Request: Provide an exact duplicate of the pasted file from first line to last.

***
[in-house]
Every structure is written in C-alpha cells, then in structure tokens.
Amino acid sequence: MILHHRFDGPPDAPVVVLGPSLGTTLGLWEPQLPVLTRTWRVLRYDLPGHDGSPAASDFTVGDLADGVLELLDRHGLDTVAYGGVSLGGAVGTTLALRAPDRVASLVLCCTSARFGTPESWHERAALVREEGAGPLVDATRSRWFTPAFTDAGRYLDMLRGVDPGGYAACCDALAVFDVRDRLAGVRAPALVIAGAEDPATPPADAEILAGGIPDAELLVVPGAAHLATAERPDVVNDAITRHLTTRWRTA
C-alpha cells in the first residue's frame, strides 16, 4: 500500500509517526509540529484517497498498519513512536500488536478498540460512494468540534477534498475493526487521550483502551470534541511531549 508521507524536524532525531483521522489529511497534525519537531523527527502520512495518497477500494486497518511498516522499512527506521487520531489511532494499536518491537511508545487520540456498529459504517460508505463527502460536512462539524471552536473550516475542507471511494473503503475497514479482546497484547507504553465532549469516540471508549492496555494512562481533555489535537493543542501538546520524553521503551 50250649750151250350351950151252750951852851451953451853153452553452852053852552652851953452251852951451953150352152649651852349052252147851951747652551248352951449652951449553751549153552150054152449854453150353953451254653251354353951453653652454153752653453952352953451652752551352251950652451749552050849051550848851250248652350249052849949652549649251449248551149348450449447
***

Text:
[in-house]
Every structure is written in C-alpha cells, then in structure tokens.
Amino acid sequence: MILHHRFDGPPDAPVVVLGPSLGTTLGLWEPQLPVLTRTWRVLRYDLPGHDGSPAASDFTVGDLADGVLELLDRHGLDTVAYGGVSLGGAVGTTLALRAPDRVASLVLCCTSARFGTPESWHERAALVREEGAGPLVDATRSRWFTPAFTDAGRYLDMLRGVDPGGYAACCDALAVFDVRDRLAGVRAPALVIAGAEDPATPPADAEILAGGIPDAELLVVPGAAHLATAERPDVVNDAITRHLTTRWRTA
C-alpha cells in the first residue's frame, strides 16, 4: 500500500509517526509540529484517497498498519513512536500488536478498540460512494468540534477534498475493526487521550483502551470534541511531549 508521507524536524532525531483521522489529511497534525519537531523527527502520512495518497477500494486497518511498516522499512527506521487520531489511532494499536518491537511508545487520540456498529459504517460508505463527502460536512462539524471552536473550516475542507471511494473503503475497514479482546497484547507504553465532549469516540471508549492496555494512562481533555489535537493543542501538546520524553521503551 50250649750151250350351950151252750951852851451953451853153452553452852053852552652851953452251852951451953150352152649651852349052252147851951747652551248352951449652951449553751549153552150054152449854453150353953451254653251354353951453653652454153752653453952352953451652752551352251950652451749552050849051550848851250248652350249052849949652549649251449248551149348450449447